Doorways cont’d

In the “old” days, if you came across a house that looked like it was undergoing restoration, it was not uncommon to stop and knock on the front door – just to tell the homeowner how much you admired their house, appreciated what they were doing, and hoped for a peek inside.  We did that often, occasionally still do, and more than once found ourselves on an impromptu tour of the owner’s “labor of love.”

front doorway under restoration

One day, we had just such a visitor ourselves. They came right up to the front door, gave it a good hard knock – and it tumbled right over into the hallway!  You should have seen the surprise on their faces as we came to the opening where the door used to be.  That heavy two inch thick paneled and battened door, that we had just made, lay cocked diagonally against the staircase wall. They thought they’d broken our door and their apologies were profuse. We assured them no damage was done.  We had just been fitting it in place, and left it for a few minutes while we had lunch. We’ve had many a laugh over that. And they of course, were welcomed in for a tour of our labor of love.

We’ve visited many labors of love over the years.  Most folks enjoy sharing their projects.  The tour usually starts with an apology for the mess – ours included.  One never knows just how accustomed strangers might be to paint scrapings on the walls, wood shavings on the floors, plaster spills and half constructed cabinetry.  Some folks are enchanted as they walk through the history of it all, focusing on original details, asking a myriad of questions, eager to learn about the process.  While some, usually wives, are dragged through by their interested husbands.

We once had a garden tour, the house was open as well, and I remember a woman dragging her husband through, eager to get to the garden.  His eyes were on the ceiling, admiring the massive summer and the hand hewn girts, and anything else he might spy in the split second it took his wife to pull him through the room.  The poor man didn’t have a chance.  Because the route to the garden began at the front door, and through the house, didn’t mean you had to like, or look at, the rooms.  Her eyes were downcast, and she clung to him tightly, as though in fear the beams were about to fall on her.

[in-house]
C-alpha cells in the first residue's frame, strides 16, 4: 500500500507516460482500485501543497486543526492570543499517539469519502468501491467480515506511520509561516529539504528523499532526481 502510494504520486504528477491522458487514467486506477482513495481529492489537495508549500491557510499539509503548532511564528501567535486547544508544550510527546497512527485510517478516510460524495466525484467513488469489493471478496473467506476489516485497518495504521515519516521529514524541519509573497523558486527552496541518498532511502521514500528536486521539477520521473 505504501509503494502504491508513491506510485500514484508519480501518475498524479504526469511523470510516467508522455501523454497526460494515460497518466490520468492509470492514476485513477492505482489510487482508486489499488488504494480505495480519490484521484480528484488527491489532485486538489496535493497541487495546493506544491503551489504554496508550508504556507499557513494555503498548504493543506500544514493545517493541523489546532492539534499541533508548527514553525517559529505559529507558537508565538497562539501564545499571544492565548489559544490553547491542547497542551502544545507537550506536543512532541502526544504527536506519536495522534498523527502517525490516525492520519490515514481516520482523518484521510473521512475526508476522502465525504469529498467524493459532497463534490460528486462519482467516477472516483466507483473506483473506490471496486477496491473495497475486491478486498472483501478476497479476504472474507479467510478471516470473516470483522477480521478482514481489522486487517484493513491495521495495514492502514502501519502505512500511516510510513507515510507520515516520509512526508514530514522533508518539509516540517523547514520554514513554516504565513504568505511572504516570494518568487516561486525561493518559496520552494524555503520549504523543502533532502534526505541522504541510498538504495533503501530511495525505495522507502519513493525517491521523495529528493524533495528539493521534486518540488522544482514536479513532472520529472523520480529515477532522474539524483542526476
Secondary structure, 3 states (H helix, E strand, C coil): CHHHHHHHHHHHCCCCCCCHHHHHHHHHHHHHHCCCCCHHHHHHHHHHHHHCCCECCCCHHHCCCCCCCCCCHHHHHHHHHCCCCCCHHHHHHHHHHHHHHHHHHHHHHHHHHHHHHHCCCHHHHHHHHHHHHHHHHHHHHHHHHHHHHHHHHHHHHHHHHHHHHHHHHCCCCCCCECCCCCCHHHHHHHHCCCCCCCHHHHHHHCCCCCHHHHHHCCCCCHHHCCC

I find myself entranced in such rooms, soaking in the ambiance, pondering and wanting to touch everything!  Which is why, so long ago upon visiting museum houses, I determined to have my own, one I could touch.  The beams of an old house have an immense presence.  Rather than danger, to me they spell protection.  The old wood has hardened practically to stone, their spans holding up sometimes beyond their expected strength.  The joists, colored from smoke and time, a precious charcoal and chestnut.  And the writing – there was writing on our beams.  The children marked occasions of a ferry ride with their uncle, the ferryman, across the river and into the city.  “I left off weaving novem 6 1735” or “i o u kids 42p” was written across the joists.  The latter expression was a surprise, we didn’t know existed then.  The most poignant was the noting of a father’s loss.

The children loved to write their names….

There is much history to touch, and learn about, in old houses.  The old families interactions with their neighbors, intermarriages, descendants, and all it leads to, is the stuff of books.  Their lives were as full and rich as ours, in spite of what we might call a lack of progress.  I hope to get some of their stories off of the beams and onto paper, one of these days…

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